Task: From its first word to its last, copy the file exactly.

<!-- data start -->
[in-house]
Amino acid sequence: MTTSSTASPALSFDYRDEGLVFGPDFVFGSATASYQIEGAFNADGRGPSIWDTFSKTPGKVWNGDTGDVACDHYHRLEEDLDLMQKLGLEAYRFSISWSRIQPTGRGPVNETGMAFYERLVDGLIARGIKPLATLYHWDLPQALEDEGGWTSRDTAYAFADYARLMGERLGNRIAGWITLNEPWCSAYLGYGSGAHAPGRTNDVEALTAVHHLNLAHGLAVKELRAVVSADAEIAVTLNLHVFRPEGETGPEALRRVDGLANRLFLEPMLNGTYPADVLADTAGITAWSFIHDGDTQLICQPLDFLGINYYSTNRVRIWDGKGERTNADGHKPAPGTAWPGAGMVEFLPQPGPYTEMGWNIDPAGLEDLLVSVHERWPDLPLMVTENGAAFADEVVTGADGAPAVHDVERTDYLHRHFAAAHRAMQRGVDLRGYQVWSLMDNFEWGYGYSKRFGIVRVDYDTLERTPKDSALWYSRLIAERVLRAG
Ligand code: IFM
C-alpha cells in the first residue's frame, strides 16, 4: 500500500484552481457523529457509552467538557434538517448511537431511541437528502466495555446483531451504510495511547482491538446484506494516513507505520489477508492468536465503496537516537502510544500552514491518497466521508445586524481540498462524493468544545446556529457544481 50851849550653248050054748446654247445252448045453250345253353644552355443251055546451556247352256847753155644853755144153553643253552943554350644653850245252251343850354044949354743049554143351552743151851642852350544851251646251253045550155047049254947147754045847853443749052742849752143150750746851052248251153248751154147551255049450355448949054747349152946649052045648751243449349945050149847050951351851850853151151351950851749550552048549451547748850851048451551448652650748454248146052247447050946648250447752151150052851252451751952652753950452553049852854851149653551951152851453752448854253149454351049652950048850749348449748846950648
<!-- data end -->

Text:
[in-house]
Amino acid sequence: MTTSSTASPALSFDYRDEGLVFGPDFVFGSATASYQIEGAFNADGRGPSIWDTFSKTPGKVWNGDTGDVACDHYHRLEEDLDLMQKLGLEAYRFSISWSRIQPTGRGPVNETGMAFYERLVDGLIARGIKPLATLYHWDLPQALEDEGGWTSRDTAYAFADYARLMGERLGNRIAGWITLNEPWCSAYLGYGSGAHAPGRTNDVEALTAVHHLNLAHGLAVKELRAVVSADAEIAVTLNLHVFRPEGETGPEALRRVDGLANRLFLEPMLNGTYPADVLADTAGITAWSFIHDGDTQLICQPLDFLGINYYSTNRVRIWDGKGERTNADGHKPAPGTAWPGAGMVEFLPQPGPYTEMGWNIDPAGLEDLLVSVHERWPDLPLMVTENGAAFADEVVTGADGAPAVHDVERTDYLHRHFAAAHRAMQRGVDLRGYQVWSLMDNFEWGYGYSKRFGIVRVDYDTLERTPKDSALWYSRLIAERVLRAG
Ligand code: IFM
C-alpha cells in the first residue's frame, strides 16, 4: 500500500484552481457523529457509552467538557434538517448511537431511541437528502466495555446483531451504510495511547482491538446484506494516513507505520489477508492468536465503496537516537502510544500552514491518497466521508445586524481540498462524493468544545446556529457544481 50851849550653248050054748446654247445252448045453250345253353644552355443251055546451556247352256847753155644853755144153553643253552943554350644653850245252251343850354044949354743049554143351552743151851642852350544851251646251253045550155047049254947147754045847853443749052742849752143150750746851052248251153248751154147551255049450355448949054747349152946649052045648751243449349945050149847050951351851850853151151351950851749550552048549451547748850851048451551448652650748454248146052247447050946648250447752151150052851252451751952652753950452553049852854851149653551951152851453752448854253149454351049652950048850749348449748846950648